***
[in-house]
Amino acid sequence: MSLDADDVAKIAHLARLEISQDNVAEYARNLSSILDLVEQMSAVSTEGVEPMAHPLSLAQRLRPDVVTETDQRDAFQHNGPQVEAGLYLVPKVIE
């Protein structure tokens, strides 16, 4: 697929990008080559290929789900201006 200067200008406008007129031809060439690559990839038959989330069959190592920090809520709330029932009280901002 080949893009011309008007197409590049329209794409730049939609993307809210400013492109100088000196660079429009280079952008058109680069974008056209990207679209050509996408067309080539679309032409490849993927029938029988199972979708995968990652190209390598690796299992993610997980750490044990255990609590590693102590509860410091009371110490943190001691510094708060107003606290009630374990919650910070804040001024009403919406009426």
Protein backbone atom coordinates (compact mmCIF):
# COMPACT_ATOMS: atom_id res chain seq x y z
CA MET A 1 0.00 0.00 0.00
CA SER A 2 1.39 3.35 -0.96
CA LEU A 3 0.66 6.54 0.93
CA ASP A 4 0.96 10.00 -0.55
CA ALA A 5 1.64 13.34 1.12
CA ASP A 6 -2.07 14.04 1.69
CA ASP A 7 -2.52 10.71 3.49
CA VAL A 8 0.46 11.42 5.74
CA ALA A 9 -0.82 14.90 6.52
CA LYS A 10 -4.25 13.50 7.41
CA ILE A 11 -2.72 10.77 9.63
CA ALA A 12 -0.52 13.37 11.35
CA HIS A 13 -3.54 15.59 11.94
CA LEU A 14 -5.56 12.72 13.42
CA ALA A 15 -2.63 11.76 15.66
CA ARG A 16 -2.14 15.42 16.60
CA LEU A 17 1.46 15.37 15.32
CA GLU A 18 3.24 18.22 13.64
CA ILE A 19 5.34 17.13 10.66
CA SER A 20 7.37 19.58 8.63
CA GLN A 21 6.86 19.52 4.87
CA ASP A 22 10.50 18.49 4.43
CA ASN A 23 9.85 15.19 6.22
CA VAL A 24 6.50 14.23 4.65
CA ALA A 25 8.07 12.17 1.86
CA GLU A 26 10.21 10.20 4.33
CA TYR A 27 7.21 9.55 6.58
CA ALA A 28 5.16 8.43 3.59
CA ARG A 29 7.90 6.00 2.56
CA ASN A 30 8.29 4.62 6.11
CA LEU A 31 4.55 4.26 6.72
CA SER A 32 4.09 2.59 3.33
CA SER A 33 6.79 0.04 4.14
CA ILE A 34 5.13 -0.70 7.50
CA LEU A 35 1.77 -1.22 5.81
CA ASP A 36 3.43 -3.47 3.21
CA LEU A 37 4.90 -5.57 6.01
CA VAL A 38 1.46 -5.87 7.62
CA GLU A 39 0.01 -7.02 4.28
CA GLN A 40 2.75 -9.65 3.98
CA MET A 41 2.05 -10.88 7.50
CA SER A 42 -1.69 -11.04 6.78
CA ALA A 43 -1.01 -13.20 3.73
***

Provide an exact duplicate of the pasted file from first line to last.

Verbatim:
[in-house]
Amino acid sequence: MSLDADDVAKIAHLARLEISQDNVAEYARNLSSILDLVEQMSAVSTEGVEPMAHPLSLAQRLRPDVVTETDQRDAFQHNGPQVEAGLYLVPKVIE
């Protein structure tokens, strides 16, 4: 697929990008080559290929789900201006 200067200008406008007129031809060439690559990839038959989330069959190592920090809520709330029932009280901002 080949893009011309008007197409590049329209794409730049939609993307809210400013492109100088000196660079429009280079952008058109680069974008056209990207679209050509996408067309080539679309032409490849993927029938029988199972979708995968990652190209390598690796299992993610997980750490044990255990609590590693102590509860410091009371110490943190001691510094708060107003606290009630374990919650910070804040001024009403919406009426």
Protein backbone atom coordinates (compact mmCIF):
# COMPACT_ATOMS: atom_id res chain seq x y z
CA MET A 1 0.00 0.00 0.00
CA SER A 2 1.39 3.35 -0.96
CA LEU A 3 0.66 6.54 0.93
CA ASP A 4 0.96 10.00 -0.55
CA ALA A 5 1.64 13.34 1.12
CA ASP A 6 -2.07 14.04 1.69
CA ASP A 7 -2.52 10.71 3.49
CA VAL A 8 0.46 11.42 5.74
CA ALA A 9 -0.82 14.90 6.52
CA LYS A 10 -4.25 13.50 7.41
CA ILE A 11 -2.72 10.77 9.63
CA ALA A 12 -0.52 13.37 11.35
CA HIS A 13 -3.54 15.59 11.94
CA LEU A 14 -5.56 12.72 13.42
CA ALA A 15 -2.63 11.76 15.66
CA ARG A 16 -2.14 15.42 16.60
CA LEU A 17 1.46 15.37 15.32
CA GLU A 18 3.24 18.22 13.64
CA ILE A 19 5.34 17.13 10.66
CA SER A 20 7.37 19.58 8.63
CA GLN A 21 6.86 19.52 4.87
CA ASP A 22 10.50 18.49 4.43
CA ASN A 23 9.85 15.19 6.22
CA VAL A 24 6.50 14.23 4.65
CA ALA A 25 8.07 12.17 1.86
CA GLU A 26 10.21 10.20 4.33
CA TYR A 27 7.21 9.55 6.58
CA ALA A 28 5.16 8.43 3.59
CA ARG A 29 7.90 6.00 2.56
CA ASN A 30 8.29 4.62 6.11
CA LEU A 31 4.55 4.26 6.72
CA SER A 32 4.09 2.59 3.33
CA SER A 33 6.79 0.04 4.14
CA ILE A 34 5.13 -0.70 7.50
CA LEU A 35 1.77 -1.22 5.81
CA ASP A 36 3.43 -3.47 3.21
CA LEU A 37 4.90 -5.57 6.01
CA VAL A 38 1.46 -5.87 7.62
CA GLU A 39 0.01 -7.02 4.28
CA GLN A 40 2.75 -9.65 3.98
CA MET A 41 2.05 -10.88 7.50
CA SER A 42 -1.69 -11.04 6.78
CA ALA A 43 -1.01 -13.20 3.73